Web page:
Local Business Battle: Weak vs. Strong Websites

So we’ve talked about typography on the web, but what else goes into making a website strong? The navigation, the content, and the layout are all major components that go into the overall aesthetic of a website and help differentiate between strong and weak pages.  

Let’s start by evaluating a poor website. Bear Rock Junction is a local business from where I live, and overall their website could use some help. http://bearrockjunction.com/

The navigation is located at the top of the page and, aside from being a little lack-luster in design, the titles of it are pretty straightforward and descriptive. However, there are two sets of navigation that become a little confusing. There are white links on the blue background which almost overshadow the main black-on-white tabs above. Also, the home button could be discarded if the logo was made into a link for home navigation instead.

The layout and the content of the page could use some improvements as well. The hierarchy of the pages need a little more work and clarity to distinguish between important information. There is contact information located at the top of each page that could probably be moved to a better spot, such as to the footer or a contact page because it is distracting from the navigation, banner, and logo.

The content gets the point across, but pictures are scattered and information is all over the place. The pages would benefit from better organization and location of information.  Also, I’m not quite sure what’s going on with the home page, but when you scroll over the content, it becomes active like a link. Some content should be combined in a better way to reduce the amount of pages and overall confusion of the layout.  

The whole aesthetic of the website feels very basic and beginner without much nod towards design, other than some vibrant (nearly blinding) colors thrown in there. Some smarter font choices should be made and the whole site needs to be designed in a more pleasing way to keep it from being overwhelming.

On the opposite side of the spectrum, we will look at another local Lehigh Valley business, Paisley Peacock, as an example of a strong website. http://paisleypeacockfloral.com/

When you first arrive at the homepage, it immediately has a more professional feel to it and you know what it’s all about. There is not a lot of content on the home page as the images tell the story. We are greeted with a scrolling banner and pictures that are used as links, thus showcasing the flowers and the work that they do.

Simple navigation is located at the top of the page with drop-down menus that specify further categories. The menus are hidden when you are not scrolled over them so that they don’t take away from the rest of the content on the page. The logo acts as a link to the homepage, and additional navigation is located on sidebars of the other pages. Also, there is a small link at the bottom of each page that directs you right back up to the top, preventing endless scrolling.

With a clear sense of hierarchy and the content in an appropriate font, the whole site has a consistent feel. It’s clean and simple with the colors of the flowers standing out, keeping it from being overwhelming like the other website.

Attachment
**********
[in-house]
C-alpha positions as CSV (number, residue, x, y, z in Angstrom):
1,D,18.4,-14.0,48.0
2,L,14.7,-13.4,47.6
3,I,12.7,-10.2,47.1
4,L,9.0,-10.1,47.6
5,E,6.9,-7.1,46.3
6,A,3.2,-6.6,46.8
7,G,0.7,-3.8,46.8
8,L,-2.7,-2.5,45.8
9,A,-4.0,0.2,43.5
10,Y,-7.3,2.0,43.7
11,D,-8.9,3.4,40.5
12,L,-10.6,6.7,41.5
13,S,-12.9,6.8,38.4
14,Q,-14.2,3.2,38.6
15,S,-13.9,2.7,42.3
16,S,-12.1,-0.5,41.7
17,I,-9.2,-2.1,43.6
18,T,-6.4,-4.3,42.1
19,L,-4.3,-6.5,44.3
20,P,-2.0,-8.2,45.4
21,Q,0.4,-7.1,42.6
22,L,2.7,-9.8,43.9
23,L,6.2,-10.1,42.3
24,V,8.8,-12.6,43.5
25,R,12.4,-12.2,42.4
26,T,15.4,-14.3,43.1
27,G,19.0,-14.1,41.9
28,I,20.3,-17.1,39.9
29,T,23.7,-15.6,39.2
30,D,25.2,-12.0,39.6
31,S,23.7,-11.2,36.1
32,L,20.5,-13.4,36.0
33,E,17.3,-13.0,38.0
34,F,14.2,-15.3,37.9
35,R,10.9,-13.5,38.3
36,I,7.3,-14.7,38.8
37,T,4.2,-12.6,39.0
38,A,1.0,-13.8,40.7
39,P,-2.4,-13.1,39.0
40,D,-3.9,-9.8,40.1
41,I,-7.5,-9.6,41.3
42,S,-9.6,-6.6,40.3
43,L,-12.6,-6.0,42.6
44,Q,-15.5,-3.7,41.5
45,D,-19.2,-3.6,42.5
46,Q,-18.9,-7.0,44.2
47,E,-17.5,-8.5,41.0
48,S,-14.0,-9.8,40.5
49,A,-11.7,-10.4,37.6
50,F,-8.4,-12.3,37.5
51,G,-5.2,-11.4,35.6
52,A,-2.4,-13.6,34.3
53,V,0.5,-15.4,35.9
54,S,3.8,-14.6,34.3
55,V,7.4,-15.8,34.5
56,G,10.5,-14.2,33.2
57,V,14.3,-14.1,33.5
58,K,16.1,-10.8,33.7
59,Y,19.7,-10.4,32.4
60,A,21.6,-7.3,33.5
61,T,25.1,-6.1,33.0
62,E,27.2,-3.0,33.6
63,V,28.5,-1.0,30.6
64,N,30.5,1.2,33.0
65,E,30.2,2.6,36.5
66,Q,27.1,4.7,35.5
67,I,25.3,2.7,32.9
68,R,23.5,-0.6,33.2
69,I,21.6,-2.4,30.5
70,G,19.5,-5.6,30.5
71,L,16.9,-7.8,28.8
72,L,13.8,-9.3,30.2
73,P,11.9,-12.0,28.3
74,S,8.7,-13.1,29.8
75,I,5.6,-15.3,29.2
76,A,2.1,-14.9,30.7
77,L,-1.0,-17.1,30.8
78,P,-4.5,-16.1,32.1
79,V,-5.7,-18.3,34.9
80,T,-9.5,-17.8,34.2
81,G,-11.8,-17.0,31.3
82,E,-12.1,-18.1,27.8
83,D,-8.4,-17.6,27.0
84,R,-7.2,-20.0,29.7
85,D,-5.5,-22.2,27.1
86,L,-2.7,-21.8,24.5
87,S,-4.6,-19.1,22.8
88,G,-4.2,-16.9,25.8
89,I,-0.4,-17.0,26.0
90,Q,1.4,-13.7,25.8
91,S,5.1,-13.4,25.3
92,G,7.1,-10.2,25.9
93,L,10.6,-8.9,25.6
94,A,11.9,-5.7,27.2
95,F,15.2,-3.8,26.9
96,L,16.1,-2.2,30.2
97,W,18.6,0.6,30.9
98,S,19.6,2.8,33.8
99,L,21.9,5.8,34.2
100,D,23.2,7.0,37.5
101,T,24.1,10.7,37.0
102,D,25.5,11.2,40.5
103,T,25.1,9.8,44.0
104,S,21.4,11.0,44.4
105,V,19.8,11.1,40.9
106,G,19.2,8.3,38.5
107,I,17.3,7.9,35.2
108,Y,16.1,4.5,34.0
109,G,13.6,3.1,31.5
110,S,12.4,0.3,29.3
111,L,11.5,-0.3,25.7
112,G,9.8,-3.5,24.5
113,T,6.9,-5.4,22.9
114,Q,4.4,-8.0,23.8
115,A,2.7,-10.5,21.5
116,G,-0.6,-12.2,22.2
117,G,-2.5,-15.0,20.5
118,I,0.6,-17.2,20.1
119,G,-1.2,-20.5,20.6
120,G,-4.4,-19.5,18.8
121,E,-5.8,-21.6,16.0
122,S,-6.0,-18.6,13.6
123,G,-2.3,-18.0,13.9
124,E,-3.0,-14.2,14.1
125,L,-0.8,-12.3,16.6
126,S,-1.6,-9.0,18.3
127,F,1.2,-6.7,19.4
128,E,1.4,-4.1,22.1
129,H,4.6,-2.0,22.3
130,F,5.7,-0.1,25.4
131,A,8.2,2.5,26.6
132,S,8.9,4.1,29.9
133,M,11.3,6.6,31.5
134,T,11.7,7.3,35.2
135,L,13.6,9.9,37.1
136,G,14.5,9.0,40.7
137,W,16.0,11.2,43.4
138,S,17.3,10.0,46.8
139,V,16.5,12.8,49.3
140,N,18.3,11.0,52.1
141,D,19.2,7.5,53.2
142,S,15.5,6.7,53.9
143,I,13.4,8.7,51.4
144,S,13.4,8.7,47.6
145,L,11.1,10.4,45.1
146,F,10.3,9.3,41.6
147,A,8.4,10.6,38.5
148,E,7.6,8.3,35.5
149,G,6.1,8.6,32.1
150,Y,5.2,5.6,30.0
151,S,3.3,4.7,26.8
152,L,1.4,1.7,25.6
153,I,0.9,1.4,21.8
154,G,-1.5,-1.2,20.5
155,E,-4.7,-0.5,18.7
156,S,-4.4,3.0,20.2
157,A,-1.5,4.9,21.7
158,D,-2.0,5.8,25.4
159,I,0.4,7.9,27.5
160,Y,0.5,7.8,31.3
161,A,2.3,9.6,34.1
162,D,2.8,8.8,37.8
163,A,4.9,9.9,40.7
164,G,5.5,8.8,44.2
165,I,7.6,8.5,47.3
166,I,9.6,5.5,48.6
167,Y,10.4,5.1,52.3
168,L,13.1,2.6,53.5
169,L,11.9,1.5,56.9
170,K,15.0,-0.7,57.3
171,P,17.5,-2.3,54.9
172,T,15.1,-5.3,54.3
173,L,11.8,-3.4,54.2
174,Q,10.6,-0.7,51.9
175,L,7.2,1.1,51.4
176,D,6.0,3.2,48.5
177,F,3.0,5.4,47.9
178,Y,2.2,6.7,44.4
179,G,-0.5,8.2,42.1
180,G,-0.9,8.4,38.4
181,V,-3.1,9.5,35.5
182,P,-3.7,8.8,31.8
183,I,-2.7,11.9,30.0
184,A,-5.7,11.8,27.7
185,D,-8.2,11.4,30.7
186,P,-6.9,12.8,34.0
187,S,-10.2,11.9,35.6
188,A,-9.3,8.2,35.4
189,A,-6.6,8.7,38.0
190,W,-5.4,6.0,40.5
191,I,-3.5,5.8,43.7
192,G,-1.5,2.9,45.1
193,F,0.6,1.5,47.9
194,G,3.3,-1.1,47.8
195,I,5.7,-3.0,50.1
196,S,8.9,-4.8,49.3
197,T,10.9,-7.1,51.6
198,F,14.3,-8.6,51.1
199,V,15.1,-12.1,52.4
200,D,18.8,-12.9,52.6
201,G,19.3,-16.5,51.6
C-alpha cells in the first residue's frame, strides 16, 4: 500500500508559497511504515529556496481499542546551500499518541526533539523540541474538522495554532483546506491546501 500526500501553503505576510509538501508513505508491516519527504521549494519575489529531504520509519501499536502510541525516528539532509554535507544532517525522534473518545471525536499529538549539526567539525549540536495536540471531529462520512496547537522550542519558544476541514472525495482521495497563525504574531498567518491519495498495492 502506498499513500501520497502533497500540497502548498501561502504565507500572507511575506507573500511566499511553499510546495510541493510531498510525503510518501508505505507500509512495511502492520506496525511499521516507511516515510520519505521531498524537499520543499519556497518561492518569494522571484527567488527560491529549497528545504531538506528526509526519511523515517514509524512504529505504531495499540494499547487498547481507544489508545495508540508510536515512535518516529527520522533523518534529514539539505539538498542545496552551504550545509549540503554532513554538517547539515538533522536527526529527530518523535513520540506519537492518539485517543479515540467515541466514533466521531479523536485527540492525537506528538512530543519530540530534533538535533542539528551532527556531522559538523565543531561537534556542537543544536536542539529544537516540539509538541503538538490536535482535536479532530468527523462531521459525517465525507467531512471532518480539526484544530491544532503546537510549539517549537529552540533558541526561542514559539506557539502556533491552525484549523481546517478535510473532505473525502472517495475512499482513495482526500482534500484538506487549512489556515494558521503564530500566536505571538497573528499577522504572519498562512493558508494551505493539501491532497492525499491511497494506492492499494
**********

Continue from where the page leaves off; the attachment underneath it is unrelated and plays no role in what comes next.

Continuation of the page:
Many more factors go into making a good website, but without a strong layout, content, and navigation, the pages are hard to get through.


Will it pass the typography test?

How do you evaluate a website for good typography? Is it simply the colors? The font? The size? There’s a lot more that goes into type design for the web. Let’s look at a few components that make up a typographically dynamic webpage using relayforlife.org.

Let’s start with the font-family. This page consistently uses a sans-serif typeface at various sizes and in different colors to differentiate between content while still creating a cohesive look. This use of size and color are what establish the hierarchy of the page, with the headings either purple or blue and in a larger point size than the gray text of the paragraph content.

The text is left justified, which is common and easiest to read, and the line spacing varies based on the font size to make sure everything is legible and doesn’t run together. The page uses appropriate font sizes throughout with nothing too large or too small. Everything, including the footer, is legible.

An appropriate amount of whitespace is used between information so that the content does not run together and sections are separated. There are also purple borders on the left and right of the page, centering the information on the screen and balancing the page so you aren’t overwhelmed with content displaying across the entire browser window.

The contrast is where this webpage can lose a few points, depending on who is reading it. There is enough contrast for me to be able to read it. However, I don’t know how easy the gray on white or the gray on gray content would be to read if someone is more visually impaired. It might be okay, it might not…I can’t be positive.

All of these elements-font-family, font-size, color, hierarchy, line-spacing, alignment, contrast, whitespace, etc.-make up the websites overall readability, or how easily the content can be read and understood. Overall, the Relay webpage is easy to read and grasp. The first thing on the home page that catches your eye is the scrolling banner of images with the slightly transparent text box anchored to it. All of the text on the page is legible and separated into its own logical section.

So what grade does this page earn on the typography test? I’d say it deserves a solid A…easily read and understood.

Relay For Life Home Page